Question. Is there an example of a ring $R$ (commutative or not) without unity and an element $x \in R$ such that for every $y \in R$ there exists a $z \in R$ such that $y = x z$?
In other words, is there an example of a ring without unity which has an element which divides every other element of the ring on the left? ("On the left" is of course arbitrary.) In a ring with unity, such an element would have a right inverse, and in a commutative ring with unity it would be a unit. What about the non-unital case?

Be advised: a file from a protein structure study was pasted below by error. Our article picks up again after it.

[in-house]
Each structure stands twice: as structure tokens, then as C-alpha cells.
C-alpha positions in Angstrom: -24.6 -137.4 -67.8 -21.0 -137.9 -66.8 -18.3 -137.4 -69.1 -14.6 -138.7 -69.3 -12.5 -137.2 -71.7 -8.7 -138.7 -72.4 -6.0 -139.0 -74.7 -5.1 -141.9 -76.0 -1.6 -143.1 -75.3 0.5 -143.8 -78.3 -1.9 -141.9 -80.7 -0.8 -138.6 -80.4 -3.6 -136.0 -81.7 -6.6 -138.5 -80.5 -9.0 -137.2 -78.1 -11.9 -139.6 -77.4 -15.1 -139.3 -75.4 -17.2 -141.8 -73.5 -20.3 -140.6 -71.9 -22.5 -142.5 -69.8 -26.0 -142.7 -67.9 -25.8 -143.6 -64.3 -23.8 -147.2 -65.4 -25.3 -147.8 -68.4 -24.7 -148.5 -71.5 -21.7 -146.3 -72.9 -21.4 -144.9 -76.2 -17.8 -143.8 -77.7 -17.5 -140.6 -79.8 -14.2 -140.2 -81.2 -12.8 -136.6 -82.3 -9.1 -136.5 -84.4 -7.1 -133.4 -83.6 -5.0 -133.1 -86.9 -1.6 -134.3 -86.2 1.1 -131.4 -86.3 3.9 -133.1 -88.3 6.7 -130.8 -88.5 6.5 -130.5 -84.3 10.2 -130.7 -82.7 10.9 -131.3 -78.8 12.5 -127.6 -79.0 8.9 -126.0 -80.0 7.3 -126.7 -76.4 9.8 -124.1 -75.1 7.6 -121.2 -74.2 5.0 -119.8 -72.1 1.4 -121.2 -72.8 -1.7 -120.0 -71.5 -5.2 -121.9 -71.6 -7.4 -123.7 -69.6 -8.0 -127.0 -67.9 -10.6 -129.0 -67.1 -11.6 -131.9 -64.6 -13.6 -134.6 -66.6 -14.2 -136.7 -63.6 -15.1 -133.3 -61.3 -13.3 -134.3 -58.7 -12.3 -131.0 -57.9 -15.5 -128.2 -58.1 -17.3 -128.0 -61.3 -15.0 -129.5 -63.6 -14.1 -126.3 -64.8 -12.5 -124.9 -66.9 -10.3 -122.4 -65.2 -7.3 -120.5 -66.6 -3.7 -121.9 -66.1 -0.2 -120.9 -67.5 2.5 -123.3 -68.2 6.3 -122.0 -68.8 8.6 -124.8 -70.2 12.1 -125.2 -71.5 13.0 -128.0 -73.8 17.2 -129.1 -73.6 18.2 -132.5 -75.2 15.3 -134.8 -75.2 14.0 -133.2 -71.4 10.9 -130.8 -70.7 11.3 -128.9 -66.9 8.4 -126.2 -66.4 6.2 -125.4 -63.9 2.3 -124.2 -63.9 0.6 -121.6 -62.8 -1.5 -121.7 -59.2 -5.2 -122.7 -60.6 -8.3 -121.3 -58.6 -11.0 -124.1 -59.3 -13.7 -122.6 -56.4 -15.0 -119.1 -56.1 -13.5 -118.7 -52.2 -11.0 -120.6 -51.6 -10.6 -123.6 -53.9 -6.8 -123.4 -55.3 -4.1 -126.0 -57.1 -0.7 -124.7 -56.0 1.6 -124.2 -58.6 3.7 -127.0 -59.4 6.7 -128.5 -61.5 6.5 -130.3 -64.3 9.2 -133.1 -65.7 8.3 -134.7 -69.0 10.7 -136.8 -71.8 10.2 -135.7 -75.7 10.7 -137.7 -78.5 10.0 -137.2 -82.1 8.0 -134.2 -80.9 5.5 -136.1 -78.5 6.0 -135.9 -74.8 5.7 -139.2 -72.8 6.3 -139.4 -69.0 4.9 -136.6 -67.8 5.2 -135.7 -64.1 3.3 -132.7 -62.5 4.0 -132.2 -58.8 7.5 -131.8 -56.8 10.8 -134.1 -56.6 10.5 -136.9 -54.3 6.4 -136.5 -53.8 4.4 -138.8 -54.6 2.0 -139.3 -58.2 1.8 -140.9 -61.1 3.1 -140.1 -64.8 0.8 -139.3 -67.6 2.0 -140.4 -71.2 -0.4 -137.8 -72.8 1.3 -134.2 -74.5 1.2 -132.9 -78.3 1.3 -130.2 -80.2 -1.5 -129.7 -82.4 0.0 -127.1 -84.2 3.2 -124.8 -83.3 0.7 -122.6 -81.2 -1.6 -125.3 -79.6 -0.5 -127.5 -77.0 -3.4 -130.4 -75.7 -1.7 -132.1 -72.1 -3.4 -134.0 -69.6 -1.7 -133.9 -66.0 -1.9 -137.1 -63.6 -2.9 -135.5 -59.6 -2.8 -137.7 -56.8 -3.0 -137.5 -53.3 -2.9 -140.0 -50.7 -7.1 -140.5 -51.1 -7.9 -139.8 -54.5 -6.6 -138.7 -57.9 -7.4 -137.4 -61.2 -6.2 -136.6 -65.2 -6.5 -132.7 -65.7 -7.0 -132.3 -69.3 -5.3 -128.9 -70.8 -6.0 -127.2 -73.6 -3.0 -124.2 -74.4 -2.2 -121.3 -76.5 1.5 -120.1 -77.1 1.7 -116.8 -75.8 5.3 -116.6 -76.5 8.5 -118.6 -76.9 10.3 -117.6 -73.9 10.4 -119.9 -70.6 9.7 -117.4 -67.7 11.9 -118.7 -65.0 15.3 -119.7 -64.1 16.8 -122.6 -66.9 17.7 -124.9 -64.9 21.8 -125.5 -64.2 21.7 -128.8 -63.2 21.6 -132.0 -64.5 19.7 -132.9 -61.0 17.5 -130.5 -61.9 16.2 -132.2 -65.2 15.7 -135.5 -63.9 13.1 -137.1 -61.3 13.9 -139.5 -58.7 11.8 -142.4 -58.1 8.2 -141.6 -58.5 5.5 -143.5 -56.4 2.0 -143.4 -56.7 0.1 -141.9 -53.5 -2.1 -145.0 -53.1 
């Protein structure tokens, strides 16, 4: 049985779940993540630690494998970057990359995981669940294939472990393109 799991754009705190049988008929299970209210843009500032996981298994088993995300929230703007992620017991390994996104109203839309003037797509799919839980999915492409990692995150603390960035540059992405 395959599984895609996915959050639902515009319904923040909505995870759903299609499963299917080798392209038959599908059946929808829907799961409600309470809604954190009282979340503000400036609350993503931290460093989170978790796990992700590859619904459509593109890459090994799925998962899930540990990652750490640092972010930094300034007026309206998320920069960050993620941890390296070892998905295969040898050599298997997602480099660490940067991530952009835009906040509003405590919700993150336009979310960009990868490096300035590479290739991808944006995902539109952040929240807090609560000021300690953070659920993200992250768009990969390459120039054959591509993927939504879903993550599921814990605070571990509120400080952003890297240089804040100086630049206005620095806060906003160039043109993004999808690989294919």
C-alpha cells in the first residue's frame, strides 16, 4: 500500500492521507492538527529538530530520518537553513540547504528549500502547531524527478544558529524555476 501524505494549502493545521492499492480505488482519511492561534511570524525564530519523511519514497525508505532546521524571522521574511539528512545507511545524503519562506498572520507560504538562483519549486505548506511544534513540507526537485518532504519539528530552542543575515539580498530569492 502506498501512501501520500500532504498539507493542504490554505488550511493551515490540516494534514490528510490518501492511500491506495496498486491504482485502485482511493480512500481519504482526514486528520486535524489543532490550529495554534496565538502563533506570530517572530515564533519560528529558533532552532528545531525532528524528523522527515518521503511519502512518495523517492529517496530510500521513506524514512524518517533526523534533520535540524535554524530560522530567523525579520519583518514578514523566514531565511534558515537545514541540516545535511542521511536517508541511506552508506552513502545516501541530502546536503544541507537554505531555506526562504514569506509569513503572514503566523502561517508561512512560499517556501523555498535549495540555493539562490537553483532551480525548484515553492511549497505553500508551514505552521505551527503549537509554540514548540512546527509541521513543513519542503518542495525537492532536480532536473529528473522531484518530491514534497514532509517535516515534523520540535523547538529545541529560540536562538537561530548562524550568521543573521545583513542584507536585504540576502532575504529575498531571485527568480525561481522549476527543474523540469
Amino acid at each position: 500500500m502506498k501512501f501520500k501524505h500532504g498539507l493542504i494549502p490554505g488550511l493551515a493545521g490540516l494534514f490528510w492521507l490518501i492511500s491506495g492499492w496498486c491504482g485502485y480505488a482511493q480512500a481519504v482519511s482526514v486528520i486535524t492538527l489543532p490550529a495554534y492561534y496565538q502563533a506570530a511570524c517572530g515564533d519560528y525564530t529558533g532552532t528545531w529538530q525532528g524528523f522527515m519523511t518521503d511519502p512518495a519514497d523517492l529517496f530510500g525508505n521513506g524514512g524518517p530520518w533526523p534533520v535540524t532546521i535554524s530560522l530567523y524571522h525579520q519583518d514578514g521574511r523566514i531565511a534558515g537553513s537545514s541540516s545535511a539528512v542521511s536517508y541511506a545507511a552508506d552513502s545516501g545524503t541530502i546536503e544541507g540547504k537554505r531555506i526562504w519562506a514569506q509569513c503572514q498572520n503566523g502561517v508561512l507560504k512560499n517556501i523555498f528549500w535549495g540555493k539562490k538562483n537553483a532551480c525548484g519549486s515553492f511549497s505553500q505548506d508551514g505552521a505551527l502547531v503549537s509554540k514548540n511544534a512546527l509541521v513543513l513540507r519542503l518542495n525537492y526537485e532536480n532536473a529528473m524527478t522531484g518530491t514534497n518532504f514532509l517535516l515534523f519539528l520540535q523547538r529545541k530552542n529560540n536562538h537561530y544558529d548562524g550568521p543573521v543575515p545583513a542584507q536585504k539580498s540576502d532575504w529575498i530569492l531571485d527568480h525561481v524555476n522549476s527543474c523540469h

If $R$ and $x \in R$ are an example, then in particular there exists a $z \in R$ such that $x = x z$. I am very unfamiliar with non-unital rings, so I don't know what this implies about $x$.